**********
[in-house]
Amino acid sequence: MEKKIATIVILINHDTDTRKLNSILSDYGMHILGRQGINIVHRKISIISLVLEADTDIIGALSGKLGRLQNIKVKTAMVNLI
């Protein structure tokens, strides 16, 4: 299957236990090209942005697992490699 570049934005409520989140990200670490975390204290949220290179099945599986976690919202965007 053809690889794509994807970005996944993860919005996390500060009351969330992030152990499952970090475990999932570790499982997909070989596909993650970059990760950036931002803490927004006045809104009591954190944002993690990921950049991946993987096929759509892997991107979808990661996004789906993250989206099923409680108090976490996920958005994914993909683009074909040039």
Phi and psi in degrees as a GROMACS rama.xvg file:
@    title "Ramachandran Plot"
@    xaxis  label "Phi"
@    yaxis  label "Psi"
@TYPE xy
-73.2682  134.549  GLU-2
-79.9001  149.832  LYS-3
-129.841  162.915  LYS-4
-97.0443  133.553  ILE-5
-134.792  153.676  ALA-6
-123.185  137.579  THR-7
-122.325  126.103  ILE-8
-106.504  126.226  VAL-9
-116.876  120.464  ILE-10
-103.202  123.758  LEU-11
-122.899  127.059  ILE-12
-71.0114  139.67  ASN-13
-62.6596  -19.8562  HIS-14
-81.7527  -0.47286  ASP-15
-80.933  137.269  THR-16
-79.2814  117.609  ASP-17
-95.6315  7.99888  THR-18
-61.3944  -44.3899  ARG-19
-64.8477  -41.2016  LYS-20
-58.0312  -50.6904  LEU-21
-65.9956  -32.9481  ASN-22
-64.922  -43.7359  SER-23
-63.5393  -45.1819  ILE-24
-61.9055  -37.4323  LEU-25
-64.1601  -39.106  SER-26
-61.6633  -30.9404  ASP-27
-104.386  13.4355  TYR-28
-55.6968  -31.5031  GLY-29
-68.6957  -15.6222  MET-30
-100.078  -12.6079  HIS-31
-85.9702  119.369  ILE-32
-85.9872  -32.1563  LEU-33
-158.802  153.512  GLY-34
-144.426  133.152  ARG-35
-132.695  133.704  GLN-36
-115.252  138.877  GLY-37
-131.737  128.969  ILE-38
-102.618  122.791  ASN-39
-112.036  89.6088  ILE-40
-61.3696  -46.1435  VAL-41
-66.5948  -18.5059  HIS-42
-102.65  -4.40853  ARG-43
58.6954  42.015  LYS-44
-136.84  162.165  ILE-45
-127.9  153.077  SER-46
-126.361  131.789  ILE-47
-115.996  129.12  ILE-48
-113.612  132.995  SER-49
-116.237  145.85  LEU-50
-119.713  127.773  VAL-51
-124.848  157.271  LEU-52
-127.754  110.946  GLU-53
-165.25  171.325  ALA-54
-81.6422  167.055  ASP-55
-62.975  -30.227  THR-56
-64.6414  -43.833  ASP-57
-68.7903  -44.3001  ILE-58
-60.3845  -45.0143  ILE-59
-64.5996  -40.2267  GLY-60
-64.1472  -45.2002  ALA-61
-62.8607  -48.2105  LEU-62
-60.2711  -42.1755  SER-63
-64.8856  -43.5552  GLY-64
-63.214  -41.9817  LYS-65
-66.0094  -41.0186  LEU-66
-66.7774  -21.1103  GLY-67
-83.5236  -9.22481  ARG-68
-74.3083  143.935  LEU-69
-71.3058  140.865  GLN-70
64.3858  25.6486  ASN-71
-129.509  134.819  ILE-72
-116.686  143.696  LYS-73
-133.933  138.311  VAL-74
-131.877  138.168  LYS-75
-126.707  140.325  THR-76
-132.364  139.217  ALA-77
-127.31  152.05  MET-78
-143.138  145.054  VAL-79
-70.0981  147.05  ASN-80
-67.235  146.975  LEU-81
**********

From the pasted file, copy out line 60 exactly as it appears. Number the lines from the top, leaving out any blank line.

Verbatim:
-127.754  110.946  GLU-53